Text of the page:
Contents

EsperantoEdit

VerbEdit

vivus

  1. conditional of vivi

IdoEdit

VerbEdit

vivus

  1. conditional of vivar

LatinEdit

EtymologyEdit

From Proto-Italic *gʷīwos, from Proto-Indo-European *gʷih₃wós ‎(alive), from *gʷeyh₃- ‎(to live) + *-wós (whence Latin -vus).

PronunciationEdit

AdjectiveEdit

vīvus m ‎(feminine vīva, neuter vīvum); first/second declension

  1. alive, living
  2. (of inanimate things) having properties like a living thing, e.g. moving, fresh, uncut
  3. (substantive) living thing

InflectionEdit

First/second declension.

Number Singular Plural
Case / Gender Masculine Feminine Neuter Masculine Feminine Neuter
nominative vīvus vīva vīvum vīvī vīvae vīva
genitive vīvī vīvae vīvī vīvōrum vīvārum vīvōrum
dative vīvō vīvō vīvīs
accusative vīvum vīvam vīvum vīvōs vīvās vīva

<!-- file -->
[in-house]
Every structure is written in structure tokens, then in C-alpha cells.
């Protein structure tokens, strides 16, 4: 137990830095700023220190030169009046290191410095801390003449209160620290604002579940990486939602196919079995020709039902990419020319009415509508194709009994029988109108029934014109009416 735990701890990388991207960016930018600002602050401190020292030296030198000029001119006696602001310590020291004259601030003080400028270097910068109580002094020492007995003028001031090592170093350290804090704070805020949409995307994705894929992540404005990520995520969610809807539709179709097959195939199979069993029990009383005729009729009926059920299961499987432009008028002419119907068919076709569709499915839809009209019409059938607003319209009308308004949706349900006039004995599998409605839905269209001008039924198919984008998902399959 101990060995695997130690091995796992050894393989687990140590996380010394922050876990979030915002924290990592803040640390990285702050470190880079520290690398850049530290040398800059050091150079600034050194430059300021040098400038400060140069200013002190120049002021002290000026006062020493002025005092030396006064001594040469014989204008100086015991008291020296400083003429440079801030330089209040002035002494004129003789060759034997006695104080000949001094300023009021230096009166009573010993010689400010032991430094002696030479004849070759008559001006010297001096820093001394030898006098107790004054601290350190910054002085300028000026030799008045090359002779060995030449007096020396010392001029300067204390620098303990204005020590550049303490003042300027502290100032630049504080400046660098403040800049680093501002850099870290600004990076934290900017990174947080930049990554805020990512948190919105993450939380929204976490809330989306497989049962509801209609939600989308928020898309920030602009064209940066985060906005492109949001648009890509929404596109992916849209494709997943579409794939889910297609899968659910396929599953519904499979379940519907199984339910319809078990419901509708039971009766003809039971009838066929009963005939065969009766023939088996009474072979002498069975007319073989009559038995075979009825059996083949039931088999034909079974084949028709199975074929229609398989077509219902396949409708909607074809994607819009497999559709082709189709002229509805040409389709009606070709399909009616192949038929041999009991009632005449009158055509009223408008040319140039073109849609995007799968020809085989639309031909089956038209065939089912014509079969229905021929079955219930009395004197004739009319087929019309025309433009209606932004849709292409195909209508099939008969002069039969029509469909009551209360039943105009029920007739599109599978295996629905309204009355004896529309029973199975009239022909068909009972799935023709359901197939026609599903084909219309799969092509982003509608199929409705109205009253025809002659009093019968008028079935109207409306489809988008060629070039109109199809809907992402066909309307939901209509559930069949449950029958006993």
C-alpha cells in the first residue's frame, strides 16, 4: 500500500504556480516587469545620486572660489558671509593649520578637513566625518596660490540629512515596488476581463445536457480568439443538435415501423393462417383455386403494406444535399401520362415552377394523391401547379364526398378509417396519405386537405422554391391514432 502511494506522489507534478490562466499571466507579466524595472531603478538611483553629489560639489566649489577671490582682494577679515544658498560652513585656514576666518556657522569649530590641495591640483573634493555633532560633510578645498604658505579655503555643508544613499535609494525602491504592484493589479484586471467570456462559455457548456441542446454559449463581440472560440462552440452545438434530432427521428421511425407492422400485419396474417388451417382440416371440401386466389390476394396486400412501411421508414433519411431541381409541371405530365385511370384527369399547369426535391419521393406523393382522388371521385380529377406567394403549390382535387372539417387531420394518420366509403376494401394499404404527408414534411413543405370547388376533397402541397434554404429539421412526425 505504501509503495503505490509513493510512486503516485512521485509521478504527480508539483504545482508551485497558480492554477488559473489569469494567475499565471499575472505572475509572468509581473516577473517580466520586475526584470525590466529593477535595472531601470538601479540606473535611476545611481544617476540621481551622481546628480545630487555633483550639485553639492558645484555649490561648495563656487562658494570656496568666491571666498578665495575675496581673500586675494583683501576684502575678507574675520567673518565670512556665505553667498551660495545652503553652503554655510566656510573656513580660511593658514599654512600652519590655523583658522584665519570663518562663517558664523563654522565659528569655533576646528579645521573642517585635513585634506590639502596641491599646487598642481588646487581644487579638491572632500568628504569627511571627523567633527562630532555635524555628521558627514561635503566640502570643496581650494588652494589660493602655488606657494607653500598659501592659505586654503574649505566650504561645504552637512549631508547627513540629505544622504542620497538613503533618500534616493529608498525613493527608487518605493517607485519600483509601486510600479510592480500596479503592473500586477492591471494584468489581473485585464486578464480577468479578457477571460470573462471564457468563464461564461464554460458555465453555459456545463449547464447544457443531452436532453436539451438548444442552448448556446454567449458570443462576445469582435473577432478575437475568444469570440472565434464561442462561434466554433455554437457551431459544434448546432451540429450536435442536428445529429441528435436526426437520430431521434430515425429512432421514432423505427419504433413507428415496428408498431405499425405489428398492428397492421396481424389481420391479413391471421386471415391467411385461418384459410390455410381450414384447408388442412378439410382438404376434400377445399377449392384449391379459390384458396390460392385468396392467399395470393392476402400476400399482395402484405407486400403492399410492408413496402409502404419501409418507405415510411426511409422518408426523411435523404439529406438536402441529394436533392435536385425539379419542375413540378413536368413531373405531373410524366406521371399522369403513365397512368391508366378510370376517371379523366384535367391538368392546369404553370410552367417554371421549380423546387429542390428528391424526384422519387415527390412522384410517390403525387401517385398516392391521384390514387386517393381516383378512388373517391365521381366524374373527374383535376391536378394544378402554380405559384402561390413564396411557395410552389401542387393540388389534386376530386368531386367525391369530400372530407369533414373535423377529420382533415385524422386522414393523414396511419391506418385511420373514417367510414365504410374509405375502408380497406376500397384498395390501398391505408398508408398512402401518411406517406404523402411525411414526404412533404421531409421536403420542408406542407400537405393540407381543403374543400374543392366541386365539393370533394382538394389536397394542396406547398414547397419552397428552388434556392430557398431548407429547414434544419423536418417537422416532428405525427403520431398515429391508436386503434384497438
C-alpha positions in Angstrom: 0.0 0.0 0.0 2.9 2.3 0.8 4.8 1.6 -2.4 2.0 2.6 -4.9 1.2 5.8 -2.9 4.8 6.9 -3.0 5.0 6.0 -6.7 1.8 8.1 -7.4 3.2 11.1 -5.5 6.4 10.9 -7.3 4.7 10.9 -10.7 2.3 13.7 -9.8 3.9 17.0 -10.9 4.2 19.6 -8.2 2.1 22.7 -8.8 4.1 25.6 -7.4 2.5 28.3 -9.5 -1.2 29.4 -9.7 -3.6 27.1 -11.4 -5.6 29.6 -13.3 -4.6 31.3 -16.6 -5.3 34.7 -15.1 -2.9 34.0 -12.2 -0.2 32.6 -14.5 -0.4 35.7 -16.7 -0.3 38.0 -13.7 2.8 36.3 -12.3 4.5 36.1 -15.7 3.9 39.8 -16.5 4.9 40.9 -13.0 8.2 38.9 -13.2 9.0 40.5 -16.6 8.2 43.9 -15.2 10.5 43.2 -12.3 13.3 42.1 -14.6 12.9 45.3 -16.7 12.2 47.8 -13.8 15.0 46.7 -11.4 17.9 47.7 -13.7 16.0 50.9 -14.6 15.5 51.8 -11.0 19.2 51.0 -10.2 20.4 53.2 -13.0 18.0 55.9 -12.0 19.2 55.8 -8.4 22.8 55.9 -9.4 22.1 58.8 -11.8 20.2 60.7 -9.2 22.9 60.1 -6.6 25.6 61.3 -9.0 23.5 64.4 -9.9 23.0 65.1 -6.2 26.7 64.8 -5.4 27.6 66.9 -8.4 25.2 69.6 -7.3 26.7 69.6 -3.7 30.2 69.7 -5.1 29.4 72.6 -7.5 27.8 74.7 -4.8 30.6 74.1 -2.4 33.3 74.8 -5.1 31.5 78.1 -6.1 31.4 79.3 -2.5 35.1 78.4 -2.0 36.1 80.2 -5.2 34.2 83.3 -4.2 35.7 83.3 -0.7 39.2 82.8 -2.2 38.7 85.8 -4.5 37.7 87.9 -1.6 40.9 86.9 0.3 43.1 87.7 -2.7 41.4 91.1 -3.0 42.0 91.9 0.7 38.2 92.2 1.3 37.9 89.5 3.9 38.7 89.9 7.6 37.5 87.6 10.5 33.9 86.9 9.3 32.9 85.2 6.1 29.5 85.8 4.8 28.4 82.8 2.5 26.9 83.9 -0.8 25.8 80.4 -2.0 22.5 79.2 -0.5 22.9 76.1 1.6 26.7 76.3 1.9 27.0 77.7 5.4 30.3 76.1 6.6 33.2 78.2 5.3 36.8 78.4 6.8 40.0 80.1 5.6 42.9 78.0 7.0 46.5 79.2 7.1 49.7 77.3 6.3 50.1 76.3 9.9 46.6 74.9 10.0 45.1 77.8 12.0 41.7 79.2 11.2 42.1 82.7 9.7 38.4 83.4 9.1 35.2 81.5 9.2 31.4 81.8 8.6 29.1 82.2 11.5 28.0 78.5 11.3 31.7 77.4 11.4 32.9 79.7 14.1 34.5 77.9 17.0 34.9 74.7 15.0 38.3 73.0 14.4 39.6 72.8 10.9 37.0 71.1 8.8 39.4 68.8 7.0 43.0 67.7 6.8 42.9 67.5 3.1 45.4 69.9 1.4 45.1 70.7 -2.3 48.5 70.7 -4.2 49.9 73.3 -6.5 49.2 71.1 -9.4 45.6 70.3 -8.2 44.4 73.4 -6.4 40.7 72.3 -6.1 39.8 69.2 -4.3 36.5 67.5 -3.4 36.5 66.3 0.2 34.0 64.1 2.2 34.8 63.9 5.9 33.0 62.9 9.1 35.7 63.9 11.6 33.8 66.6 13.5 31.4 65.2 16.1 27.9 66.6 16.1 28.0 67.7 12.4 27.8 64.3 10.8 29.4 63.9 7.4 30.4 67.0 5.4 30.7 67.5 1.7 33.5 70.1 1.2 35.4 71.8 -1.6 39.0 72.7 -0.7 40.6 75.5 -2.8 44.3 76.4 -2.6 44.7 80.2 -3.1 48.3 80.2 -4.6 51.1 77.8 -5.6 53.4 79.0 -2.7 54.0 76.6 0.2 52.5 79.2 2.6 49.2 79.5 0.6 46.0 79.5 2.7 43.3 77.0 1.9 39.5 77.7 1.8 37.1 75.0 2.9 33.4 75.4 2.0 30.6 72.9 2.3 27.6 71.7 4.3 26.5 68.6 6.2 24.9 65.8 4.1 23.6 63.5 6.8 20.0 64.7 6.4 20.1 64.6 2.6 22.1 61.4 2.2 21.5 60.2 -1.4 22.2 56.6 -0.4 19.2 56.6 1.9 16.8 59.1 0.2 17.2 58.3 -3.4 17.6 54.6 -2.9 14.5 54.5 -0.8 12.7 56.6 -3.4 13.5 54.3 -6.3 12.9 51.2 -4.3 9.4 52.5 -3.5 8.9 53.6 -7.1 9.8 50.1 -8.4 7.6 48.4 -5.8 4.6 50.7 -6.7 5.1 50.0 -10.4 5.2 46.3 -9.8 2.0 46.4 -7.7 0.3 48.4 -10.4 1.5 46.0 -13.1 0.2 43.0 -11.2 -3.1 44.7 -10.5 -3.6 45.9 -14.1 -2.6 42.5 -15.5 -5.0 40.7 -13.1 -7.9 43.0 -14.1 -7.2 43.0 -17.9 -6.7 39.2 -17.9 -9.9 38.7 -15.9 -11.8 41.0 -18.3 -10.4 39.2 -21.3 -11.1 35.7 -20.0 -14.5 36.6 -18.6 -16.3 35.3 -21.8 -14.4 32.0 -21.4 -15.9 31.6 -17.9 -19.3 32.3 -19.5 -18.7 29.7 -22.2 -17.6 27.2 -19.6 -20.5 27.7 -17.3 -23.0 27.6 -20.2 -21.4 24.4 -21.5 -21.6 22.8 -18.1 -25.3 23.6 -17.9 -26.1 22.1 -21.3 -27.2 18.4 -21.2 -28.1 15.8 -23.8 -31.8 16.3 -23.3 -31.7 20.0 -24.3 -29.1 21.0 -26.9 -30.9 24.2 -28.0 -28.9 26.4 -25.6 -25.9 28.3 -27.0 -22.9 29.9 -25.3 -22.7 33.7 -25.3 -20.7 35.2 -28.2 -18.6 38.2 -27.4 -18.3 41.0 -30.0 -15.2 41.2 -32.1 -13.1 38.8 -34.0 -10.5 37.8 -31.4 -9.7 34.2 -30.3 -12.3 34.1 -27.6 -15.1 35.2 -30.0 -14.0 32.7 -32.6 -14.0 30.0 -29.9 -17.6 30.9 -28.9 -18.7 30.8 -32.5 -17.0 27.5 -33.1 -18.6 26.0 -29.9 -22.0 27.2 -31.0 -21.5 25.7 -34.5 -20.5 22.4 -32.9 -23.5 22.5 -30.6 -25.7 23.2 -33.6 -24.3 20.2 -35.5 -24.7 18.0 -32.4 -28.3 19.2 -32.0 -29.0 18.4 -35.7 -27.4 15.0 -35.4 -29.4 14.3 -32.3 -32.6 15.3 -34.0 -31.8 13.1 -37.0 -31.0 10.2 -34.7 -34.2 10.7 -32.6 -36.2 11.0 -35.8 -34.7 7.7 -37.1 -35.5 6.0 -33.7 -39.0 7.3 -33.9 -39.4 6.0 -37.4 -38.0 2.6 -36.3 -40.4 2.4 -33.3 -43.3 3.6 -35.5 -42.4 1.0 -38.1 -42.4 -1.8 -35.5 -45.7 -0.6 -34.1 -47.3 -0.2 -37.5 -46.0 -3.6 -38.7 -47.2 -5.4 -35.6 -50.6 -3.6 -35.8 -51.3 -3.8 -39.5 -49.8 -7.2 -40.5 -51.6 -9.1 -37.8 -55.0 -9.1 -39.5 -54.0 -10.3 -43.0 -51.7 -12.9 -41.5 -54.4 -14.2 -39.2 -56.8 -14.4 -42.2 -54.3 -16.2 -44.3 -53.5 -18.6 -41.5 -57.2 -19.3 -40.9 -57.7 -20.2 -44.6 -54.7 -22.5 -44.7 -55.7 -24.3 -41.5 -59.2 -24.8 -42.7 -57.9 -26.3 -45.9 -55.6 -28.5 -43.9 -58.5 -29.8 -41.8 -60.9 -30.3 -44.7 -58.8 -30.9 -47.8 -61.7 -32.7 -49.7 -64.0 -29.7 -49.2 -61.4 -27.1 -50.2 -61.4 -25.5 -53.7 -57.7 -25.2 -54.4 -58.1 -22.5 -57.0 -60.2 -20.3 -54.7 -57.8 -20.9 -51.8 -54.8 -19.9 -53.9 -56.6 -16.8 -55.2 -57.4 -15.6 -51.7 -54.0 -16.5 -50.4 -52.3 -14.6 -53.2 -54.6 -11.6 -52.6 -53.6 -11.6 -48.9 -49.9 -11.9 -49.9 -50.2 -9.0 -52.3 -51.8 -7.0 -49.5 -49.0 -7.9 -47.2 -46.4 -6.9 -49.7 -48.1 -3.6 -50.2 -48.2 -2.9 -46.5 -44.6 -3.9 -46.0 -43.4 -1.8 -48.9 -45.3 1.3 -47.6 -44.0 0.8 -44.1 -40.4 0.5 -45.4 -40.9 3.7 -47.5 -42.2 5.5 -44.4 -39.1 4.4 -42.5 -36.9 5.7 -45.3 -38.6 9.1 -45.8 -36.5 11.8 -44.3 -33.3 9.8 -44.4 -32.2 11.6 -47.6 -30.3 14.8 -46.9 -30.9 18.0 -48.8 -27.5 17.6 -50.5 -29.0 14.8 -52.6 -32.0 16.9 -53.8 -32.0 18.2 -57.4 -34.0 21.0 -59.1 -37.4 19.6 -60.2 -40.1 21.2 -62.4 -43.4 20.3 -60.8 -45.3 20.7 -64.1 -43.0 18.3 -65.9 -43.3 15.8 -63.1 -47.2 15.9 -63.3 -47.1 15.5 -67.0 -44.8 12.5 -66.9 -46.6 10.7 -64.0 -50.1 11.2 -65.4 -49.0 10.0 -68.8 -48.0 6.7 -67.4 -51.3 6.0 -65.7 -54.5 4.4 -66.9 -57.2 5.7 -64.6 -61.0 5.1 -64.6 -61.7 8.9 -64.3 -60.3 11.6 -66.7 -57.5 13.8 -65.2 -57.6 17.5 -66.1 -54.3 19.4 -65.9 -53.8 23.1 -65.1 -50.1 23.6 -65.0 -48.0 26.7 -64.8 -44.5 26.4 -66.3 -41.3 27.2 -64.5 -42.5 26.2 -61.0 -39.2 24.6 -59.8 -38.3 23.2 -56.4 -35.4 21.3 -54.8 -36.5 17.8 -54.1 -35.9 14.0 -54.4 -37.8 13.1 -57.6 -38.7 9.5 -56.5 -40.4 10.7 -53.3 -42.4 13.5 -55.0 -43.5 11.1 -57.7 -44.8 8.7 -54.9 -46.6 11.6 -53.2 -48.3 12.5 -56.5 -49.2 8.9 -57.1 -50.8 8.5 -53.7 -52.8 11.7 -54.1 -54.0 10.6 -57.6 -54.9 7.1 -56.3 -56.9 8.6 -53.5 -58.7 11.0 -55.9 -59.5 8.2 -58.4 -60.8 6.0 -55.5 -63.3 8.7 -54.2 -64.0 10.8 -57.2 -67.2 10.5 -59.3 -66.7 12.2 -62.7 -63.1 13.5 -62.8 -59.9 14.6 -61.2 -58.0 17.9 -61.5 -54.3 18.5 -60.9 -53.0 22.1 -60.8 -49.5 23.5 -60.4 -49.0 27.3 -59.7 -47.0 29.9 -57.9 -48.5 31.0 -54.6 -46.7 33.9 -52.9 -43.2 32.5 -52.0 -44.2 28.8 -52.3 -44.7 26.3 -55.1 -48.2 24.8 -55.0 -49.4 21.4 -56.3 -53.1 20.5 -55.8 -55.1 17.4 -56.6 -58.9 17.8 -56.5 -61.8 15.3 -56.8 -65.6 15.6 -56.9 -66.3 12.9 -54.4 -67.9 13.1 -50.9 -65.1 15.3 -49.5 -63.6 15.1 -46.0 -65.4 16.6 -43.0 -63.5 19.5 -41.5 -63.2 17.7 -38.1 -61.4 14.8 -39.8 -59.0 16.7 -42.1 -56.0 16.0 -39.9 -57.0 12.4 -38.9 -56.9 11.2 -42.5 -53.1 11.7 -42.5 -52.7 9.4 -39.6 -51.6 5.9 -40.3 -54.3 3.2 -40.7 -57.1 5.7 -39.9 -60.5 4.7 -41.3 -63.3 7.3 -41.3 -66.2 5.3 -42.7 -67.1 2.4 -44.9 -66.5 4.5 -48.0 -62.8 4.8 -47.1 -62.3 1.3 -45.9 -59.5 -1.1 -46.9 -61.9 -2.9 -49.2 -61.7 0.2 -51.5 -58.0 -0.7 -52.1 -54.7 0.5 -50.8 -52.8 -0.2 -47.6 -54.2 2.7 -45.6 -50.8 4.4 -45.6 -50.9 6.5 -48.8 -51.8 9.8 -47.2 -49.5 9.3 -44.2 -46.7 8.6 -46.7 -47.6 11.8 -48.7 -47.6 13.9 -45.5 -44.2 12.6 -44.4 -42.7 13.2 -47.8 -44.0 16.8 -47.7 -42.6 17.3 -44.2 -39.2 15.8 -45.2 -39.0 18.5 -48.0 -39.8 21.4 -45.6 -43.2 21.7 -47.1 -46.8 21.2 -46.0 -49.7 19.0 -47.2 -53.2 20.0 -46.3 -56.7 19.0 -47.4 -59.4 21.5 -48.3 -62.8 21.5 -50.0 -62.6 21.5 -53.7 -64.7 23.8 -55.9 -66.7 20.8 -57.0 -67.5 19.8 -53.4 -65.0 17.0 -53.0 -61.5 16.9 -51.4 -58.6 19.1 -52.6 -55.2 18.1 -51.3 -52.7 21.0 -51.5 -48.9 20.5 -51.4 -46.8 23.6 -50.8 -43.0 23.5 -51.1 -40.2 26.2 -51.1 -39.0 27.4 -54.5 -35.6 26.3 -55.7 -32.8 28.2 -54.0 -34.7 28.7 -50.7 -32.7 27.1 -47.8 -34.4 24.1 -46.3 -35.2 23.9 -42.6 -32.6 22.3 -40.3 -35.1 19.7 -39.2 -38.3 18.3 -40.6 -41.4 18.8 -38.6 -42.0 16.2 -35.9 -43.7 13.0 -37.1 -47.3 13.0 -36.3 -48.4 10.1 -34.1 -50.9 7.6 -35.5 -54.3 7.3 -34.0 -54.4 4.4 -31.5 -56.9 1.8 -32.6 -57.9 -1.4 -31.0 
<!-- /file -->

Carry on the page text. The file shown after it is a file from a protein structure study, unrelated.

ablative vīvō vīvā vīvō vīvīs
vocative vīve vīva vīvum vīvī vīvae vīva

Derived termsEdit

Related termsEdit

DescendantsEdit

ReferencesEdit

  • vivus in Charlton T. Lewis & Charles Short (1879) A Latin Dictionary, Oxford: Clarendon Press
  • vivus in Charlton T. Lewis (1891) An Elementary Latin Dictionary, New York: Harper & Brothers
  • VIVUS in Charles du Fresne du Cange’s Glossarium Mediæ et Infimæ Latinitatis (augmented edition, 1883–1887)
  • vivus in Félix Gaffiot (1934), Dictionnaire Illustré Latin-Français, Paris: Hachette.
  • Meissner, Carl; Auden, Henry William (1894) Latin Phrase-Book[1], London: Macmillan and Co.
    • running water: aqua viva, profluens (opp. stagnum)
    • (ambiguous) to take a person alive: capere aliquem vivum
    • (ambiguous) I do not take that too strictly: non id ad vivum reseco (Lael. 5. 8)
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